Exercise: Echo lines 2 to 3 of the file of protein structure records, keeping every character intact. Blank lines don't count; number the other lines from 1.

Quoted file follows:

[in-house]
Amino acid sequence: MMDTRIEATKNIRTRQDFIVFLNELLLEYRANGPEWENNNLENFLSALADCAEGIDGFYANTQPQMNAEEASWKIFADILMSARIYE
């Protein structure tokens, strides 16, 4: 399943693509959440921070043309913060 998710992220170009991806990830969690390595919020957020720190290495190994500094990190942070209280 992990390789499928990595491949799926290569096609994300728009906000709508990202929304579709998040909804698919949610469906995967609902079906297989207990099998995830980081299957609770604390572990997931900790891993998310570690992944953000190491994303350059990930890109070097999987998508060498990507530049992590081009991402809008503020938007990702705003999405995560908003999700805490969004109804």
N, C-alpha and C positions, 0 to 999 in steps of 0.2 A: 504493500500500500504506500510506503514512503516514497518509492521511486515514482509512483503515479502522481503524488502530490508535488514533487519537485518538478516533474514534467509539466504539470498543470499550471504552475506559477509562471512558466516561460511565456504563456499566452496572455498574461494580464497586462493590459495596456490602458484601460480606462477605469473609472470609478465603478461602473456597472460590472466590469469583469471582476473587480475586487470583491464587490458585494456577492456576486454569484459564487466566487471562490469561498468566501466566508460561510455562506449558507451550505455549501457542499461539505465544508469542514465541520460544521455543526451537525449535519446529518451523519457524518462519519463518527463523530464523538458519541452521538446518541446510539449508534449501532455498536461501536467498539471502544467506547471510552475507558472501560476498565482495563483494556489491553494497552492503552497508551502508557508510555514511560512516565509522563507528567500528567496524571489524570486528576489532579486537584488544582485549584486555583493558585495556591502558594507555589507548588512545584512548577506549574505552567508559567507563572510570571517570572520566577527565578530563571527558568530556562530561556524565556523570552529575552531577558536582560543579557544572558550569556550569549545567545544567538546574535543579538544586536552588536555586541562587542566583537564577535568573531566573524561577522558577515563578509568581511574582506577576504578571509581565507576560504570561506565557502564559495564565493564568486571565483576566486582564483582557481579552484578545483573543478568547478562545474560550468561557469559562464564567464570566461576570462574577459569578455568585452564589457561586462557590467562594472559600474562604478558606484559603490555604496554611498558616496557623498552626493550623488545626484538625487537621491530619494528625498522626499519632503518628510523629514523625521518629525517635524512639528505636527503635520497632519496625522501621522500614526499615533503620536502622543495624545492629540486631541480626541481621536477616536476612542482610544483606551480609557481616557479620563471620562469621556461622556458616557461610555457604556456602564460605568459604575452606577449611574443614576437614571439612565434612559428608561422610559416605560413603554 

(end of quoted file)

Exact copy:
Amino acid sequence: MMDTRIEATKNIRTRQDFIVFLNELLLEYRANGPEWENNNLENFLSALADCAEGIDGFYANTQPQMNAEEASWKIFADILMSARIYE
């Protein structure tokens, strides 16, 4: 399943693509959440921070043309913060 998710992220170009991806990830969690390595919020957020720190290495190994500094990190942070209280 992990390789499928990595491949799926290569096609994300728009906000709508990202929304579709998040909804698919949610469906995967609902079906297989207990099998995830980081299957609770604390572990997931900790891993998310570690992944953000190491994303350059990930890109070097999987998508060498990507530049992590081009991402809008503020938007990702705003999405995560908003999700805490969004109804």